Even more than for foreign policy Putin was castigated in the West for building up what it called an autocratic regime inside Russia. He eliminated popular elections of regional governors and city mayors, as well as independent (non party) deputies to the lower house or the federal parliament. By various means, he managed to squeeze out of parliament the two former leading liberal right wing parties. He established government control over most national television channels and some central newspapers. The country was practically left without a full fledged political opposition. Western criticism was brushed aside, protests against alleged political repression ignored.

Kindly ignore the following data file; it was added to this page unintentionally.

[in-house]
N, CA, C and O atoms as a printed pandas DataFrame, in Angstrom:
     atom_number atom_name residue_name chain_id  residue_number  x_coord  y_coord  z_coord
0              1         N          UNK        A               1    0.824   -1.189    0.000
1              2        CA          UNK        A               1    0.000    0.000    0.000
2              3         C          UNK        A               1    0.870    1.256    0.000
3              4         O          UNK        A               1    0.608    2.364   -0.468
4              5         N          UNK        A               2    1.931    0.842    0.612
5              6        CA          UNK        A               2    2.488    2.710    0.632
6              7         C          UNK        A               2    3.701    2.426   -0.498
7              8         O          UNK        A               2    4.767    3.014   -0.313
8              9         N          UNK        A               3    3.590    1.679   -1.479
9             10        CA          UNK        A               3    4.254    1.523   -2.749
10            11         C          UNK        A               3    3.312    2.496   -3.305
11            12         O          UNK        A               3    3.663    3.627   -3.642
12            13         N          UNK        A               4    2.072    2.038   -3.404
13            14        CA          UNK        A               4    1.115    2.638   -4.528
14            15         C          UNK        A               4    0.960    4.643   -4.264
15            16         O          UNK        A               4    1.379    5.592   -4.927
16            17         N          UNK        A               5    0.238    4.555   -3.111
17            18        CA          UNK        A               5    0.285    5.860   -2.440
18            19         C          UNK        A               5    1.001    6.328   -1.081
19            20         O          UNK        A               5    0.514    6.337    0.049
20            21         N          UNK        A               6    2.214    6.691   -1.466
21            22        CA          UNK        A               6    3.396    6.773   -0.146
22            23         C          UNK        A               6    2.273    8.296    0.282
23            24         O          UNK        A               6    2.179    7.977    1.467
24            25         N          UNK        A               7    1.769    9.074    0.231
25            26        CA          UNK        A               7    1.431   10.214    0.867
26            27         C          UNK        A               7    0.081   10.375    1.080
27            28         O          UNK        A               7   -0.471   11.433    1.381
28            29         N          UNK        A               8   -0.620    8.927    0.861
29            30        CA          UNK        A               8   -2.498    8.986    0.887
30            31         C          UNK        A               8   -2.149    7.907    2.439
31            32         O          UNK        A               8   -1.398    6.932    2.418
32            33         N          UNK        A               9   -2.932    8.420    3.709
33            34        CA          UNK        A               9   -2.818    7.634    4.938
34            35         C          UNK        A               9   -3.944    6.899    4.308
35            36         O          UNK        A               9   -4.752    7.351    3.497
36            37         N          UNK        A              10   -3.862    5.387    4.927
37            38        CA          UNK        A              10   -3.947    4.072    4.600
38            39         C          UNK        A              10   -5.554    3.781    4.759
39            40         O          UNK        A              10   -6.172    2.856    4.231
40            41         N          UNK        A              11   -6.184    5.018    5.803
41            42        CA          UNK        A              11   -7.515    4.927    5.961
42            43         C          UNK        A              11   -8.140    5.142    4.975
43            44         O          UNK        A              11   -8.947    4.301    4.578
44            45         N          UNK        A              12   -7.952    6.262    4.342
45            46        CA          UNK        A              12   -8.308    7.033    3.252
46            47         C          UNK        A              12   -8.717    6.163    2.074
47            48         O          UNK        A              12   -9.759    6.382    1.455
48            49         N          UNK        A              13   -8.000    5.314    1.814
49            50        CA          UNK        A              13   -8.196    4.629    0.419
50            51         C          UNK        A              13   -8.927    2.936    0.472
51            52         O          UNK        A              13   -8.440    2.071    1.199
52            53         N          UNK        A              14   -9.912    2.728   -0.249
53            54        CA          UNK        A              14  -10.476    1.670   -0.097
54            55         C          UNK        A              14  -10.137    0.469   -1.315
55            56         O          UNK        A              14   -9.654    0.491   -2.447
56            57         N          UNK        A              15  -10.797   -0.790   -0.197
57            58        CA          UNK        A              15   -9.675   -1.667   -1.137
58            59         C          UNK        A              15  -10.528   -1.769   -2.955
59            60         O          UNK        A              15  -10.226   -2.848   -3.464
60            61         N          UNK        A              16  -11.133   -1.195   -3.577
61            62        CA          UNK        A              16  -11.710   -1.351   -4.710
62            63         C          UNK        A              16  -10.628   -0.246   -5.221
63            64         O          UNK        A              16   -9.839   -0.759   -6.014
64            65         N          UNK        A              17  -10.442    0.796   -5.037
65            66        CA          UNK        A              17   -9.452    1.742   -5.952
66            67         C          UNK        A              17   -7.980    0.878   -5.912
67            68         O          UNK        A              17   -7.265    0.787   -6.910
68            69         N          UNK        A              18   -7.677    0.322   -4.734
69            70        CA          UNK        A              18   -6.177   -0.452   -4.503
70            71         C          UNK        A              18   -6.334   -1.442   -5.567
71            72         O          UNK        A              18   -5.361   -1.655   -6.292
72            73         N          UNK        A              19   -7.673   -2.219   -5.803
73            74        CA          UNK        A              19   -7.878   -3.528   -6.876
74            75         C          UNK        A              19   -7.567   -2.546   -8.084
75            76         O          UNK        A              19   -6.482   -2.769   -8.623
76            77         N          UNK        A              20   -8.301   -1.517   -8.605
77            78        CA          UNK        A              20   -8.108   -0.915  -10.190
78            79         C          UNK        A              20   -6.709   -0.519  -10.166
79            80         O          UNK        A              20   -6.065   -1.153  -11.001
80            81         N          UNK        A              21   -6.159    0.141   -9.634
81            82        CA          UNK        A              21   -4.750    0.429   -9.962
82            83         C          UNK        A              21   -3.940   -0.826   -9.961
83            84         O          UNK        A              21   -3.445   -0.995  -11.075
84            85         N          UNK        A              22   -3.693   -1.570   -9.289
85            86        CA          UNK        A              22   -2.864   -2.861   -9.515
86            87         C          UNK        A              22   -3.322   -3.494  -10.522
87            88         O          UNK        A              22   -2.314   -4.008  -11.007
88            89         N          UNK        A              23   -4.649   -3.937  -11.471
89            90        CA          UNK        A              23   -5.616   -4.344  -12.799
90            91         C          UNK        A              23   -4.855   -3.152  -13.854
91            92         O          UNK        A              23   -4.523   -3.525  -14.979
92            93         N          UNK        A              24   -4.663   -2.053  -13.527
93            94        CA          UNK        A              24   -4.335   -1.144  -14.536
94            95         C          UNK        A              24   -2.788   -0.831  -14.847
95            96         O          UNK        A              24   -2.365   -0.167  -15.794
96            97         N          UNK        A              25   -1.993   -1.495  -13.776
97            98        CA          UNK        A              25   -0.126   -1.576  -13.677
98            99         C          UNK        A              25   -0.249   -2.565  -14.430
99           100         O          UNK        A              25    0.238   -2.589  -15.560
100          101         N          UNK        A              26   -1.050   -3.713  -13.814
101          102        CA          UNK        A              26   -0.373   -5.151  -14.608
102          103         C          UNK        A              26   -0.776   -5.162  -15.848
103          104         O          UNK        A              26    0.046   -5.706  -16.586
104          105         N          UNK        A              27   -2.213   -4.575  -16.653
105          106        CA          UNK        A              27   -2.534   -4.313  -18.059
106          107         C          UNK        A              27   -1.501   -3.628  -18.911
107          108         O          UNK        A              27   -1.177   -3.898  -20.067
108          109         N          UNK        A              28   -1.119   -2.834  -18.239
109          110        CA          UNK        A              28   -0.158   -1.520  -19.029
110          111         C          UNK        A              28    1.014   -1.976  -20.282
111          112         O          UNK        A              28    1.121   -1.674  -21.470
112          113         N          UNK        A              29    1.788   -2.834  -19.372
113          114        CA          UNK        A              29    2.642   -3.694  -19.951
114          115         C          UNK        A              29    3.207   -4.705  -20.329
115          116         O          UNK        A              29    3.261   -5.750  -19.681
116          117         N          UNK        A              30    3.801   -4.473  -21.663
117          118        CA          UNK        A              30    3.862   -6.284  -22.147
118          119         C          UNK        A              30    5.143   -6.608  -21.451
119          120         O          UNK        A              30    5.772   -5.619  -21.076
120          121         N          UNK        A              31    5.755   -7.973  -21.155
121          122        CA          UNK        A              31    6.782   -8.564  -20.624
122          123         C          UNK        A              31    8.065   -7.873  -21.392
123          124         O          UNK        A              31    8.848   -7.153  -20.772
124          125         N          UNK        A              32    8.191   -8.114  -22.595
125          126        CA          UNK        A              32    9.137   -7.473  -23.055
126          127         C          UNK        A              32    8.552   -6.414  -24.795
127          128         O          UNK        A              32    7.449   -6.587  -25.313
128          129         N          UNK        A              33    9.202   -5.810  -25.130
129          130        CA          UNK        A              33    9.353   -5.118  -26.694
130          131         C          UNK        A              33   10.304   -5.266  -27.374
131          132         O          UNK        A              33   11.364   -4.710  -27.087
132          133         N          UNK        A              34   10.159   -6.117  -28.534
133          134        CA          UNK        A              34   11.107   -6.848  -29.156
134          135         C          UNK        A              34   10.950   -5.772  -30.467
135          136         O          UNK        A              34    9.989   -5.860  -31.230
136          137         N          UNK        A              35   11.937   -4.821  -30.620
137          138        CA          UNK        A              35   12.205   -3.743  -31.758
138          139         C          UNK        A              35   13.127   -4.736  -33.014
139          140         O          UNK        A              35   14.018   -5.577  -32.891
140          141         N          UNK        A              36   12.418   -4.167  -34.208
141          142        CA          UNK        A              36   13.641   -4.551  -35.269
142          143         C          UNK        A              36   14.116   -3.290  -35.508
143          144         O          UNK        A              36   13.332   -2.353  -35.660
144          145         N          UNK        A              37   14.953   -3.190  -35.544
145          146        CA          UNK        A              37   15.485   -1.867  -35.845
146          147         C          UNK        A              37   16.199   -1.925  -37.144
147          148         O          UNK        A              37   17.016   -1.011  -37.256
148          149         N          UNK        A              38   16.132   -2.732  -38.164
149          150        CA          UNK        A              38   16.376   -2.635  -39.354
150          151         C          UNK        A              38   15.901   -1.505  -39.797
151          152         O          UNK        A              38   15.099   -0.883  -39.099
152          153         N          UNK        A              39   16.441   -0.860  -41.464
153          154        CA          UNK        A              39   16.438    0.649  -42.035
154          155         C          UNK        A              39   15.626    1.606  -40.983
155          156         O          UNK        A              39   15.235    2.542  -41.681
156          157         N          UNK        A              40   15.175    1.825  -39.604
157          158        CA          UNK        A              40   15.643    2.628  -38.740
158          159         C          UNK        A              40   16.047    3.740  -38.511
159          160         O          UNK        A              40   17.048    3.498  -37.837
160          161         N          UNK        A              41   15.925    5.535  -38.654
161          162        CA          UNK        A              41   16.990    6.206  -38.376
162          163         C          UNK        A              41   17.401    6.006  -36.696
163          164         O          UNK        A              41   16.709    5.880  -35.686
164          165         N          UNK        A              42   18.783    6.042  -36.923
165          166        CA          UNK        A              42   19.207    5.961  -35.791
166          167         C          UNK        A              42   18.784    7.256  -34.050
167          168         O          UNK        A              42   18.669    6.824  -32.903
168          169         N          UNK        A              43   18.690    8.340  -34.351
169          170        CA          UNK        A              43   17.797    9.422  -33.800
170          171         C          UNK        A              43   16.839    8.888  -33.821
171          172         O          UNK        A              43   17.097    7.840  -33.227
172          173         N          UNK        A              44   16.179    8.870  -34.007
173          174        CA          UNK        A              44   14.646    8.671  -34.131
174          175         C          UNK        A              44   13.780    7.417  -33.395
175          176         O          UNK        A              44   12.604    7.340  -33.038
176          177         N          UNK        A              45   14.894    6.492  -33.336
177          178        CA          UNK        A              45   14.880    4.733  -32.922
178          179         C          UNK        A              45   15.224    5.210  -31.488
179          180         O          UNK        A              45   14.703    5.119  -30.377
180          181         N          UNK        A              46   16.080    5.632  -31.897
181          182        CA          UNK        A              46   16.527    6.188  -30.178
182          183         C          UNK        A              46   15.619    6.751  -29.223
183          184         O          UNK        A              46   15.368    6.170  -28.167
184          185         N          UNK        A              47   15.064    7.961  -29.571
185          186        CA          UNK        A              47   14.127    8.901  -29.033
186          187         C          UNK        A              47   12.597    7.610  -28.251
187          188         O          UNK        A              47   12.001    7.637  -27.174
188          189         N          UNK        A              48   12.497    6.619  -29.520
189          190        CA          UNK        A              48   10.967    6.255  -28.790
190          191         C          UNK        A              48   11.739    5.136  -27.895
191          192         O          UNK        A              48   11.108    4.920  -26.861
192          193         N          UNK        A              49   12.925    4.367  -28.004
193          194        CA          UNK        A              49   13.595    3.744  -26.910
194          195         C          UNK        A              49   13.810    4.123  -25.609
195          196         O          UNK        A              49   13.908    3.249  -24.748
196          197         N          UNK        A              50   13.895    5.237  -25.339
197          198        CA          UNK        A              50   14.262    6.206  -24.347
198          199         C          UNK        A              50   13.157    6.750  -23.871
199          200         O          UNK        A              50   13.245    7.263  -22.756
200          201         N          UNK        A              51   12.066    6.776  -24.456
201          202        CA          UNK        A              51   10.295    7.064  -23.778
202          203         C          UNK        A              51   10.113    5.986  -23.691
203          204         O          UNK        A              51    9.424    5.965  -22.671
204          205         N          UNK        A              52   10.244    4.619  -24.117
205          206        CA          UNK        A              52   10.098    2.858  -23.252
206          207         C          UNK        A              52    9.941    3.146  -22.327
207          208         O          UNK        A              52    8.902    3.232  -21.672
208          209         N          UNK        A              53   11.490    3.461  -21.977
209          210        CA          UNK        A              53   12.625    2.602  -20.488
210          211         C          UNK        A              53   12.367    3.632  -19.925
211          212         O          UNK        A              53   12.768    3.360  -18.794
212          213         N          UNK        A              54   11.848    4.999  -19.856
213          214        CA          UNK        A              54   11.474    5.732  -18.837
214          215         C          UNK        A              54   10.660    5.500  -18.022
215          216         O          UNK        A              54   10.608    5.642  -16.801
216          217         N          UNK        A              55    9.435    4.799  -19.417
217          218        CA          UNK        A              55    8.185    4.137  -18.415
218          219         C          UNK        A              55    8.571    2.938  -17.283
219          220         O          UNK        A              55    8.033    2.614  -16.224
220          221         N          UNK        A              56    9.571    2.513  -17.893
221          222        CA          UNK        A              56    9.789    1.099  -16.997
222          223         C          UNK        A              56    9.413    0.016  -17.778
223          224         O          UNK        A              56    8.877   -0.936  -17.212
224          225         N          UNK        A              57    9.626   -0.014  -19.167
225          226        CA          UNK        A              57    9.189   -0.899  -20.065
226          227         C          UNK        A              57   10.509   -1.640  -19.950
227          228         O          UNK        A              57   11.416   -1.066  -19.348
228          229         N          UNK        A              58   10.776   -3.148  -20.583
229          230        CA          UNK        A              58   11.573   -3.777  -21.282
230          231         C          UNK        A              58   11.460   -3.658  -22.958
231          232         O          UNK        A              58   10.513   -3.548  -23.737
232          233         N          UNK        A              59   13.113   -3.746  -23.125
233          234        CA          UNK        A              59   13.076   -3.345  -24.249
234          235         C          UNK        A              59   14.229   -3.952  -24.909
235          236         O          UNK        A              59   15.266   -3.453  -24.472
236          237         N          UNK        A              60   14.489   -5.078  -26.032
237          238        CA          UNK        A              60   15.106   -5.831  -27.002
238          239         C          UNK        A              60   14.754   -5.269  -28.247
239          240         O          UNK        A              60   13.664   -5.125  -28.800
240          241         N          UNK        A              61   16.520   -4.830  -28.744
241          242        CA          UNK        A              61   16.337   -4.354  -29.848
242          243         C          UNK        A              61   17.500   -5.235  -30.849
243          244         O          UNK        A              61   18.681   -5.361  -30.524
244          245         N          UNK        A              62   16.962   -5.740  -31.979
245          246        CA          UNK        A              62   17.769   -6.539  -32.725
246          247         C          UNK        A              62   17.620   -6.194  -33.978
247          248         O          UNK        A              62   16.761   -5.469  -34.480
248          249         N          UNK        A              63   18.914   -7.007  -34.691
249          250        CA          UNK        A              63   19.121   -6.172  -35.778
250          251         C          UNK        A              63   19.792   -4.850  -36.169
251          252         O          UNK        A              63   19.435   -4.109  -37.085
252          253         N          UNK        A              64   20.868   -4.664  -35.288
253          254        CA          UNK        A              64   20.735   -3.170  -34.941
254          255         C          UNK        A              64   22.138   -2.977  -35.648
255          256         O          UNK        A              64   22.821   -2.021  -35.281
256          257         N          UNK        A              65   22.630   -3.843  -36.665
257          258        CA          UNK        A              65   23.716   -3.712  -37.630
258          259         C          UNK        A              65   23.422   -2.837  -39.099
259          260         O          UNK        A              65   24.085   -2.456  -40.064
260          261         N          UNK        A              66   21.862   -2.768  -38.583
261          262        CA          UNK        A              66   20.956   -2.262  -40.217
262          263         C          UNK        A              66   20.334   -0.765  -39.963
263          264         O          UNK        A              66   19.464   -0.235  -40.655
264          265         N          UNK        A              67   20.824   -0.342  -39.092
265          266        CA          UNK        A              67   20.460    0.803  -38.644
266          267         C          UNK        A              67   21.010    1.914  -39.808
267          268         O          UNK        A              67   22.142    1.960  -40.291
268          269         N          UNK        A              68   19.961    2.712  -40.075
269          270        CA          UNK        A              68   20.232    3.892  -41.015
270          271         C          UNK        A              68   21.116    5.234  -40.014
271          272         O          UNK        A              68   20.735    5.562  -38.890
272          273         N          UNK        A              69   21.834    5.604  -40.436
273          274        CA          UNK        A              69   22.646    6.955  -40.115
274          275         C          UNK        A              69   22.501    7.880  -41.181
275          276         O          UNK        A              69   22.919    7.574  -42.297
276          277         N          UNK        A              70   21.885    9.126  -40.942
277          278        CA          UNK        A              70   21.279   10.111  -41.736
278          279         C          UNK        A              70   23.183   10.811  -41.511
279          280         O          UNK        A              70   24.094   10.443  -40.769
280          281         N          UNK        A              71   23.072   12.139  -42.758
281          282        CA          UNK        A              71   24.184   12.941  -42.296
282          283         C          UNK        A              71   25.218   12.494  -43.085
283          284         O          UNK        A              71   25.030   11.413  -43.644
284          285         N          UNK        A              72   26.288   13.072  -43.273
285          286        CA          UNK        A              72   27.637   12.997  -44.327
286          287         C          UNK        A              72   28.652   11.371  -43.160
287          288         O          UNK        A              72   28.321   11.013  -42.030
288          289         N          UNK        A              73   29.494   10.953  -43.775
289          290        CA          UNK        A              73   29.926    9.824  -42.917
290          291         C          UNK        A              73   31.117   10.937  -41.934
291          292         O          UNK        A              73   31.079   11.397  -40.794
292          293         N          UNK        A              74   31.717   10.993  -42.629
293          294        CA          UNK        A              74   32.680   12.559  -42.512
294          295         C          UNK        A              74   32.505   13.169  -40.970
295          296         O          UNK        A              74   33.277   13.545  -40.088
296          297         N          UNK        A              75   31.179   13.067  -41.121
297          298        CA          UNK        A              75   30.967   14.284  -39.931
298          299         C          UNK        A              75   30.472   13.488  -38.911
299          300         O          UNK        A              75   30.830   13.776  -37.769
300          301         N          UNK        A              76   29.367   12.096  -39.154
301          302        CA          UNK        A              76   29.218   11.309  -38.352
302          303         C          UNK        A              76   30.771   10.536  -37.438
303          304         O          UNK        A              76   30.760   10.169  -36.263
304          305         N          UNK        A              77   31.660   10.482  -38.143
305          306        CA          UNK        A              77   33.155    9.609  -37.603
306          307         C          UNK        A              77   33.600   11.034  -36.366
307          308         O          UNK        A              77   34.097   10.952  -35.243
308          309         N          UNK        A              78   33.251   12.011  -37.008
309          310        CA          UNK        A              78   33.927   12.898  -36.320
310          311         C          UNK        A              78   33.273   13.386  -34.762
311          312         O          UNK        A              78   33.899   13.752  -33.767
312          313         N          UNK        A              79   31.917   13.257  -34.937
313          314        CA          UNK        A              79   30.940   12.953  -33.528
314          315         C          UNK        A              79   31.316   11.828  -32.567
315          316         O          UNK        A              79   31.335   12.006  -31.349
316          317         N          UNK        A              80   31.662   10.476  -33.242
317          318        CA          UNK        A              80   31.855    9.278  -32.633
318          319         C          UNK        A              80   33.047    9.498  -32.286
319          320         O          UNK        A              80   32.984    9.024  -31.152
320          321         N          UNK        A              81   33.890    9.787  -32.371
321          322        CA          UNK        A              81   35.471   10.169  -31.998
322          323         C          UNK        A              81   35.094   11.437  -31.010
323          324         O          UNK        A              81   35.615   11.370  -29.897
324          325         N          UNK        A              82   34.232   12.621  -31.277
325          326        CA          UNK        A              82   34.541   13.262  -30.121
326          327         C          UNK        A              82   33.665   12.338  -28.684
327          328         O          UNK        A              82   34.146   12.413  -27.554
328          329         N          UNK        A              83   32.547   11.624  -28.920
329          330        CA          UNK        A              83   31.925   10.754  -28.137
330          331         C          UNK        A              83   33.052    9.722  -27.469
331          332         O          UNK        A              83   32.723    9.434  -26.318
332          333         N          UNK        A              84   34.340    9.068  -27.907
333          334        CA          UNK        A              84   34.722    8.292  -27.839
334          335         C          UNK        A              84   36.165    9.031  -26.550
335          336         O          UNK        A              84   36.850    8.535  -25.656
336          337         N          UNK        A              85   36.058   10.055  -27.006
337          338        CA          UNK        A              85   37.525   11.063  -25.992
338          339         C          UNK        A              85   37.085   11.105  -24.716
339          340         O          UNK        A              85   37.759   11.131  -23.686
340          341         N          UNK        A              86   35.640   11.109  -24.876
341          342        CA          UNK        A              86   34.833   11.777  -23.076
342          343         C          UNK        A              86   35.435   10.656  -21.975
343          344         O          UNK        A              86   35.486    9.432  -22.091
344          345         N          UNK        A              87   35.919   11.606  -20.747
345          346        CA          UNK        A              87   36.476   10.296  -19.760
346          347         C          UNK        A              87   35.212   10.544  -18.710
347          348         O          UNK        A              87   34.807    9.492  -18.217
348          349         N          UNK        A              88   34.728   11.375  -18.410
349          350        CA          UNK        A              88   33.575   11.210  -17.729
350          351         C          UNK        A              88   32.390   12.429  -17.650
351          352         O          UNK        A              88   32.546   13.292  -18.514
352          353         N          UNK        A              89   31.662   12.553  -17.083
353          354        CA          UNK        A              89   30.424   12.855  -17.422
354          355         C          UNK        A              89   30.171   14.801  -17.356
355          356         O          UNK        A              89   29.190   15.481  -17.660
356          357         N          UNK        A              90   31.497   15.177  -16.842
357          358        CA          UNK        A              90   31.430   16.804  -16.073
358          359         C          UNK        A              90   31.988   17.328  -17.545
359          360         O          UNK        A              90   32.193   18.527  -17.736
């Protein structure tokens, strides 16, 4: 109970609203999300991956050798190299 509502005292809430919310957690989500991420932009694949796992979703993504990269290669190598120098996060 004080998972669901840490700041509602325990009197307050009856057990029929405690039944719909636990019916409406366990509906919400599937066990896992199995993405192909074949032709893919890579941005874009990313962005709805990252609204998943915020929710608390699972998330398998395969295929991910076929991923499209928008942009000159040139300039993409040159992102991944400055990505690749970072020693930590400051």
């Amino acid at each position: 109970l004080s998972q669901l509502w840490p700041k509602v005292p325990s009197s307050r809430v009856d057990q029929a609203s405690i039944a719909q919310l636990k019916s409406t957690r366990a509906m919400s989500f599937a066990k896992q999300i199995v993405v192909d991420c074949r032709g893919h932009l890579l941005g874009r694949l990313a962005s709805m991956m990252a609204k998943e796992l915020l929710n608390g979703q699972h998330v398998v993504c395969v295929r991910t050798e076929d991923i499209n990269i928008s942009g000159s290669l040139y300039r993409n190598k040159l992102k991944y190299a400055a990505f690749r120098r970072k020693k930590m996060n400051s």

Many analysts attributed Putin's prowess to Russia's economic recovery over which he presided during his years in power due largely to skyrocketing oil prices. In that stretch of time, Russia eliminated its dependence on loans from the IMF, paid out most of its huge former foreign indebtedness, became an energy superpower, EU's largest supplier of natural gas. It also managed to modernize some of its intercontinental ballistic force. It was no longer the enfeebled Russia it had become under Yeltsin. Once again, it was returning as a nightmare to at least part of the Western world.

Then came the good news - bad news story. Good news: Putin was leaving as president and ceding the Kremlin to a liberal. Bad news: Putin was staying as prime-minister and would be breathing down the liberal's neck for as long as one could see. So how could the West gain from this new situation? What bill of wishes it would be sending to Medvedev? And, most importantly, can and will he pay that bill?